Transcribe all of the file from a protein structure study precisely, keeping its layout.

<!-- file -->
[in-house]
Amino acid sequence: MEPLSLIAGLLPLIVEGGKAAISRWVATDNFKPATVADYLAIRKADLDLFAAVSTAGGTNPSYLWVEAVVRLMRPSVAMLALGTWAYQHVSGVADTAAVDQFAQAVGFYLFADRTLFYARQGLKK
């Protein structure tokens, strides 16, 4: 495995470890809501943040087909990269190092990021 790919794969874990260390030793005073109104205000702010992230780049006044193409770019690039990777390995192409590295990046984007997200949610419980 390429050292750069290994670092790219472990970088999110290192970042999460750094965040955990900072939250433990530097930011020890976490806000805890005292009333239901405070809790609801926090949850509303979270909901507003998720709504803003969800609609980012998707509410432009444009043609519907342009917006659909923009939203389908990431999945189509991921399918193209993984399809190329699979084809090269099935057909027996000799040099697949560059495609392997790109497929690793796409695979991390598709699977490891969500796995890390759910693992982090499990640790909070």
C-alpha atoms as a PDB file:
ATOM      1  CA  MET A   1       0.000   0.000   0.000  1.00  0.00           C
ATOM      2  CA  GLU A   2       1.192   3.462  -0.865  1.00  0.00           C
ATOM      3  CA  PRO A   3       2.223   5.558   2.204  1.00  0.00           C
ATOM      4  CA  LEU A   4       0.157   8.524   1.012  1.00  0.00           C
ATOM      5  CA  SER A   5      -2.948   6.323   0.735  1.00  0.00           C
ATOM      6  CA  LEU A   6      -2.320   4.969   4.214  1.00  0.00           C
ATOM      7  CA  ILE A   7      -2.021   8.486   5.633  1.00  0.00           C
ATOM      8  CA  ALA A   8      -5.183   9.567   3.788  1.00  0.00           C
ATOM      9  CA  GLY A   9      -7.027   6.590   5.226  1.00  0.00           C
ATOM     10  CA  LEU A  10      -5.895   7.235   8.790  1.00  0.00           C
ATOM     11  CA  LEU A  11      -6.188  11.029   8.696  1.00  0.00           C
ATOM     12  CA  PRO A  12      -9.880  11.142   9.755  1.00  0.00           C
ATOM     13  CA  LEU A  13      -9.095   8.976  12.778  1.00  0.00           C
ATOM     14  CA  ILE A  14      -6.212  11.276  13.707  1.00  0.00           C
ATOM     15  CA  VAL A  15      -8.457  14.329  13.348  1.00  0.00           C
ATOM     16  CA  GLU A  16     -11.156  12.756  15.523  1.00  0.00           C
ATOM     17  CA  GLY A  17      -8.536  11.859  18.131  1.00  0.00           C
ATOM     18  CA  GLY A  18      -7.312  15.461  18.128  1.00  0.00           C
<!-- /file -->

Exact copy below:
[in-house]
Amino acid sequence: MEPLSLIAGLLPLIVEGGKAAISRWVATDNFKPATVADYLAIRKADLDLFAAVSTAGGTNPSYLWVEAVVRLMRPSVAMLALGTWAYQHVSGVADTAAVDQFAQAVGFYLFADRTLFYARQGLKK
């Protein structure tokens, strides 16, 4: 495995470890809501943040087909990269190092990021 790919794969874990260390030793005073109104205000702010992230780049006044193409770019690039990777390995192409590295990046984007997200949610419980 390429050292750069290994670092790219472990970088999110290192970042999460750094965040955990900072939250433990530097930011020890976490806000805890005292009333239901405070809790609801926090949850509303979270909901507003998720709504803003969800609609980012998707509410432009444009043609519907342009917006659909923009939203389908990431999945189509991921399918193209993984399809190329699979084809090269099935057909027996000799040099697949560059495609392997790109497929690793796409695979991390598709699977490891969500796995890390759910693992982090499990640790909070």
C-alpha atoms as a PDB file:
ATOM      1  CA  MET A   1       0.000   0.000   0.000  1.00  0.00           C
ATOM      2  CA  GLU A   2       1.192   3.462  -0.865  1.00  0.00           C
ATOM      3  CA  PRO A   3       2.223   5.558   2.204  1.00  0.00           C
ATOM      4  CA  LEU A   4       0.157   8.524   1.012  1.00  0.00           C
ATOM      5  CA  SER A   5      -2.948   6.323   0.735  1.00  0.00           C
ATOM      6  CA  LEU A   6      -2.320   4.969   4.214  1.00  0.00           C
ATOM      7  CA  ILE A   7      -2.021   8.486   5.633  1.00  0.00           C
ATOM      8  CA  ALA A   8      -5.183   9.567   3.788  1.00  0.00           C
ATOM      9  CA  GLY A   9      -7.027   6.590   5.226  1.00  0.00           C
ATOM     10  CA  LEU A  10      -5.895   7.235   8.790  1.00  0.00           C
ATOM     11  CA  LEU A  11      -6.188  11.029   8.696  1.00  0.00           C
ATOM     12  CA  PRO A  12      -9.880  11.142   9.755  1.00  0.00           C
ATOM     13  CA  LEU A  13      -9.095   8.976  12.778  1.00  0.00           C
ATOM     14  CA  ILE A  14      -6.212  11.276  13.707  1.00  0.00           C
ATOM     15  CA  VAL A  15      -8.457  14.329  13.348  1.00  0.00           C
ATOM     16  CA  GLU A  16     -11.156  12.756  15.523  1.00  0.00           C
ATOM     17  CA  GLY A  17      -8.536  11.859  18.131  1.00  0.00           C
ATOM     18  CA  GLY A  18      -7.312  15.461  18.128  1.00  0.00           C